Misfortune, which tho' I was not then capable of knowing, shall never be able to forget; for as he, poor Man, stood upon the Deck rejoycing at my Birth, a merciless Wave entered the Ship, and in one Moment carry'd him beyond Reprieve. Thus was the first Day which I saw, the last that was seen by my Father; and thus was my disconsolate Mother at once made both a Parent and a Widow.
When we arrived at Boston (which was not long after) I was put to Nurse in a Country Place, at a small Distrance from the Town, where I went to School, and past my infancy and Childhood in Vanity and Idleness, until I was bound out Apprentice, that I might no longer be a Charge to my Indigent Mother, who was put to hard shifts for a Living.
My Master was a Country Minister, a pious good-natur'd young Man, & a Batchelor: He labour'd with all his Might to instill vertuous and godly Principles into my tender Soul, well knowing that it was the most suitable Time to make deep and lasting Impressions on the Mind, while it was yet untainted with Vice, free and unbiass'd. He endeavour'd that I might be instructed in all that Knowledge and Learning which is necessary for our Sex, and deny'd me no Accomplishment that could Posssibly be attained in a Country Place; such as all Sorts of Needle-Work, Writing, Arithmetick, &c. and observing that I took a more than ordinary Delight in reading ingenious Books, he gave me the free Use of his Library, which tho' it was but small, yet it was well chose, to inform the Understanding, rightly, and enable the Mind to frame great and noble Ideas.
Before I had liv'd quite two Years with this Reverend Gentleman, my indulgent Mother departed this Life, leaving me as it were by my self, having no Relation on Earth within my Knowledge.
I will not abuse your Patience with a tedious Recital of all the frivolous Accidents of my Life, that happened from this Time until I arrived to Years of Discretion, only inform you that I liv'd a cheerful Country Life, spending my leisure Time either in some innocent Diversion with the neighboring Females, or in some shady Retirement, with the best of Company, books. Thus I past away the Time with a Mixture of Profit and Pleasure, having no Affliction but what was imaginary, and created in my own Fancy; as nothing, when we have nothing else to grieve for. As I would not engross too much of your Paper at once, I will defer the Remainer of my Story until my next Letter; in the mean time desiring your Readers to exercise their Patience, and bear with my Humours now and then, because I shall trouble them but seldom. I am not insensible of the impossibility of pleasing all, but I would not willingly displease any; and for those who will take Offence where none is intended, they are beneath the Notice of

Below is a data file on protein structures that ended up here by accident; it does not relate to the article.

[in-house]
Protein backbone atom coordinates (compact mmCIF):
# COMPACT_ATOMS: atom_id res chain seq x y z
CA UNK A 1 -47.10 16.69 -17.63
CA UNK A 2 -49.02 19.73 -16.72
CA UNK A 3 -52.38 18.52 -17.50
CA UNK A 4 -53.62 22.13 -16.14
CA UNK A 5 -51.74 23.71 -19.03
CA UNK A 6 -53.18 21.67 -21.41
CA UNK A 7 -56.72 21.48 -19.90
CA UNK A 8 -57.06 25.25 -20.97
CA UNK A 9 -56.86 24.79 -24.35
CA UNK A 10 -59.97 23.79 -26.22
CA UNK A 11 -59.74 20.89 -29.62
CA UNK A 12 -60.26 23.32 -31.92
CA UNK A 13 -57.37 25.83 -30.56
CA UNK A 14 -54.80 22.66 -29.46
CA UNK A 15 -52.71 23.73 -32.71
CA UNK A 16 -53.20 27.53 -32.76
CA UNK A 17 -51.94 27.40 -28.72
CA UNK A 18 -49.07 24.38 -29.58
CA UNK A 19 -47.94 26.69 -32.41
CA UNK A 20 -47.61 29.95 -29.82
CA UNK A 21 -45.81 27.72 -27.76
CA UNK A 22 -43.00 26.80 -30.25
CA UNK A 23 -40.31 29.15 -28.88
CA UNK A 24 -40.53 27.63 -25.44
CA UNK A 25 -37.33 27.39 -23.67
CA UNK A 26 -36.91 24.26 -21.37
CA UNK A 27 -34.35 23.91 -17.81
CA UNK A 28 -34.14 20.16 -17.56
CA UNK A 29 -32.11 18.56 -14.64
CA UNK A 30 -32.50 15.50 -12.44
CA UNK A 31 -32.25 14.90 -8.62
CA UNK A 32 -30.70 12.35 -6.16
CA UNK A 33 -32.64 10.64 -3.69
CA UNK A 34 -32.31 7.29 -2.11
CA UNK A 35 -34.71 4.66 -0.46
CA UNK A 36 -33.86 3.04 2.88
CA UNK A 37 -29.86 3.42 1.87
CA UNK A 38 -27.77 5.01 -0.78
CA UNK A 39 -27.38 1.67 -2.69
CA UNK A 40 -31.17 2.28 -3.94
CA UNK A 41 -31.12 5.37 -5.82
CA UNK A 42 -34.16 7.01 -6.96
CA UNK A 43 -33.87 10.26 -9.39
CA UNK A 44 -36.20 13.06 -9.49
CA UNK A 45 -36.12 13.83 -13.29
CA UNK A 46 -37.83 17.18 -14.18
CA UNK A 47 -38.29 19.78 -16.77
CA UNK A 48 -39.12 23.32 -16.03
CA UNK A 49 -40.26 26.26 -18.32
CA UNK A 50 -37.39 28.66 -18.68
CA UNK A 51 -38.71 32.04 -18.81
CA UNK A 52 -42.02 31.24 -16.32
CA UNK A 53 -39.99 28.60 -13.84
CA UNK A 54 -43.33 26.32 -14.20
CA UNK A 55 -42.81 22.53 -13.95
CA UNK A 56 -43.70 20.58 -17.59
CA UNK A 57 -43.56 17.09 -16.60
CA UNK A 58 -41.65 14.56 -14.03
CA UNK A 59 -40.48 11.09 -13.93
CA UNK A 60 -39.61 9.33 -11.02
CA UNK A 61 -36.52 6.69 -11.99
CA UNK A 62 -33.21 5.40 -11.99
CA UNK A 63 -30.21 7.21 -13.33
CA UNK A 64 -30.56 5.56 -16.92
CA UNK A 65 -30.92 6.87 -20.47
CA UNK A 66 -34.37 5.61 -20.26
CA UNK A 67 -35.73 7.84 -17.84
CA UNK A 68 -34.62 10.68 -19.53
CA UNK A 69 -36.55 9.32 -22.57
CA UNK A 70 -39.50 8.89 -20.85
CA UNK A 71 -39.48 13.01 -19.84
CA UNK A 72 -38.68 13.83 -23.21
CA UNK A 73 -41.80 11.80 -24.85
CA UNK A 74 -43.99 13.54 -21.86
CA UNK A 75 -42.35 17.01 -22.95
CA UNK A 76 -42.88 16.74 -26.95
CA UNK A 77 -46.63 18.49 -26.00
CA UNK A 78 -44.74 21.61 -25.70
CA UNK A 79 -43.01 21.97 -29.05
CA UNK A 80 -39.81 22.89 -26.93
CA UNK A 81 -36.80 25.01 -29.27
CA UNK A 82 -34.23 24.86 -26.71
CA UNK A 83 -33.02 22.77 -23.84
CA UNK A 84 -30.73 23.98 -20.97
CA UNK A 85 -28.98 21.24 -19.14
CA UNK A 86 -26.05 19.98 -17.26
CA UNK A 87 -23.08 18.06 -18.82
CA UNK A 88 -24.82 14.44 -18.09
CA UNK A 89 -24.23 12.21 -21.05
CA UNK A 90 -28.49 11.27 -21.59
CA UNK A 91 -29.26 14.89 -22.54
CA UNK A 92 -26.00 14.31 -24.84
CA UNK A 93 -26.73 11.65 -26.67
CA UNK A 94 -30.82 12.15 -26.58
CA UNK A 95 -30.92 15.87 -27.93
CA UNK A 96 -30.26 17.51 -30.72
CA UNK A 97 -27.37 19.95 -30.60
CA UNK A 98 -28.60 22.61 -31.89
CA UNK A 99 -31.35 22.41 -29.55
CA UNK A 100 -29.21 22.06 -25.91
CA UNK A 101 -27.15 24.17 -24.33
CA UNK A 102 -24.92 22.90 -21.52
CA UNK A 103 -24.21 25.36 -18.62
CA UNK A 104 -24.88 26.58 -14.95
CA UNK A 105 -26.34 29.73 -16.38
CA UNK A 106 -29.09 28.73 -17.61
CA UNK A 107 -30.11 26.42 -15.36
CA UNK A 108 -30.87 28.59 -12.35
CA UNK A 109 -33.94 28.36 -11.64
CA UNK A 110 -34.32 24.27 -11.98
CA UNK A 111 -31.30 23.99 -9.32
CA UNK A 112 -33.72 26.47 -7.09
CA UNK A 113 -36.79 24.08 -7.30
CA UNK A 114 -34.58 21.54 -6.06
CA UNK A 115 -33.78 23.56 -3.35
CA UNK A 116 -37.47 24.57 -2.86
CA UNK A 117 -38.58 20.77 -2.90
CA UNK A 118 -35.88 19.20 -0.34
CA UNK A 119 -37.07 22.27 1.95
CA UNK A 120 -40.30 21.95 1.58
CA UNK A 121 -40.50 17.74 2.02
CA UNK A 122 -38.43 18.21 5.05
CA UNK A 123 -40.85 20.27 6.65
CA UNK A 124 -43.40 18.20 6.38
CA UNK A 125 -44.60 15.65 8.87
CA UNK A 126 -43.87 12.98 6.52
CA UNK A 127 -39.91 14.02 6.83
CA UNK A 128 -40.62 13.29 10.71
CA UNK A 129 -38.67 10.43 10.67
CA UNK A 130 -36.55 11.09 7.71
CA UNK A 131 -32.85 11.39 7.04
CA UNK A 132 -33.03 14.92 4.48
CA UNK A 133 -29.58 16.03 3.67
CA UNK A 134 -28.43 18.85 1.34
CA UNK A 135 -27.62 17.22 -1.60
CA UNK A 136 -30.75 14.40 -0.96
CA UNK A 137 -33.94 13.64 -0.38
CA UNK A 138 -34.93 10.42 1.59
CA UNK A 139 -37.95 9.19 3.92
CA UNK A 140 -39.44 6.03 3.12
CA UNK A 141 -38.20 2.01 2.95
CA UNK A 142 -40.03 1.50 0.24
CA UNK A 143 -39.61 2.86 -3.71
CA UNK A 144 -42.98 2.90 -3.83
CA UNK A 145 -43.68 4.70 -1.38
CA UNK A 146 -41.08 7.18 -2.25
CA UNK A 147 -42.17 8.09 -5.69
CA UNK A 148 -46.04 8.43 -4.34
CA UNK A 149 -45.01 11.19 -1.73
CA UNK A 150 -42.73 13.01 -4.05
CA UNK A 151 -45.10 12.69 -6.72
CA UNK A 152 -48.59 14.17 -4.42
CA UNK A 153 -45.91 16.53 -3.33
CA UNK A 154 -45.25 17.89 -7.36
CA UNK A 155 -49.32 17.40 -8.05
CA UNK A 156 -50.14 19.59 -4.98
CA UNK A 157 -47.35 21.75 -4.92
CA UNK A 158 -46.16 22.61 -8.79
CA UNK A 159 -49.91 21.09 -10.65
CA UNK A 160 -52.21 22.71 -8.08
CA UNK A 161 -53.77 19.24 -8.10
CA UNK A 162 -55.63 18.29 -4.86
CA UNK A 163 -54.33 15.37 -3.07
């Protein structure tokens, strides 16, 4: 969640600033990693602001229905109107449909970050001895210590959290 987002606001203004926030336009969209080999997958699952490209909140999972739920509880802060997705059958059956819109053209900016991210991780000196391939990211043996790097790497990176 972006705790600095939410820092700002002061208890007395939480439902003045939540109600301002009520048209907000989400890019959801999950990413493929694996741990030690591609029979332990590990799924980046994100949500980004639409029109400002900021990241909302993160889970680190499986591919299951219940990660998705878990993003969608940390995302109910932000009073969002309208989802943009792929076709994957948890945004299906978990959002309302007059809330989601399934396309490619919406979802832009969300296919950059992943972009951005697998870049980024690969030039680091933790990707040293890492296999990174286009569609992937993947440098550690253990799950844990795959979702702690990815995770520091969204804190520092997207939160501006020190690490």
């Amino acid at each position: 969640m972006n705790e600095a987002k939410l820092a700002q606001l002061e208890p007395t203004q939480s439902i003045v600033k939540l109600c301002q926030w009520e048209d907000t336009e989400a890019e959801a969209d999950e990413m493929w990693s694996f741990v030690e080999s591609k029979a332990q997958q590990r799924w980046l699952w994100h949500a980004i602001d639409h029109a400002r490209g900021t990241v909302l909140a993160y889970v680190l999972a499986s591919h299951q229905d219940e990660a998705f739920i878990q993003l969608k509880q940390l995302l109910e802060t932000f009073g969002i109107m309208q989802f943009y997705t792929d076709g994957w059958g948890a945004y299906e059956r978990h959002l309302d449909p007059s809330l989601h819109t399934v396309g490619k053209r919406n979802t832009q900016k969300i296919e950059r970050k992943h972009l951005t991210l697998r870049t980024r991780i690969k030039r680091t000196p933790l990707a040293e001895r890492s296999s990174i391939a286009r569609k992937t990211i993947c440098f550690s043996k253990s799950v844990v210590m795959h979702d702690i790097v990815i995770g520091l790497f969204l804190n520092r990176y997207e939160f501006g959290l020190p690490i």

Your Humble Servant,
As the Favour of Mrs. Dogood's Correspondence is acknowledged by the Publisher's of this Paper, lest any of her Letters should miscarry, he desires they may for the future be deliver'd at his Printing-House, or at the Blue Ball in Union Street, and no Questions shall be ask'd of the Bearer.
To the Author of the New-England Courant.
Seeing the chief Design and Intent of your Paper, is for the Admonition of such of either Sex, who by their Fol- lies and Extravagances render themselves ridiculous to others, I desire you will publish this in your next, in hopes it may have the desired Effect. My Grievance proceeds altogether from the Insolence of an incorrigible Virago of a Wife, who (tho' she denies herself nothing to put her upon a Par with the best in the Town, as to outward Apparel,) thinks what is ordinarily worn by Potters good enough for me, who take all the pains to support her Extravagance, which is such as causes Wonder and Amazement in all those who see her, particularly on those Days when she is disposed to attend the weekly Lectures, Her Companions (who are not a Jot better than her Self) are sure at every Visit not to miss of a Belly-full of Tea, whereas when I return from taking my Glass with my Friend (tho' not one bit beyond my Last,) my Ears are immediately fill'd with Sot and Drunkard, and other such like Opprobrous Expressions, which render my Life merely burdensome. Thus Does she insult me, having as well the Command of my Purse as Person: And as all our domestick Jars contribute only to make her worse and worse, I hope this publick Admonition will so sensibly touch her guilty Conscience, as to cause a Reformation, and consequently tend very much to the Quiet and Satisfaction of
Your Humble Servant,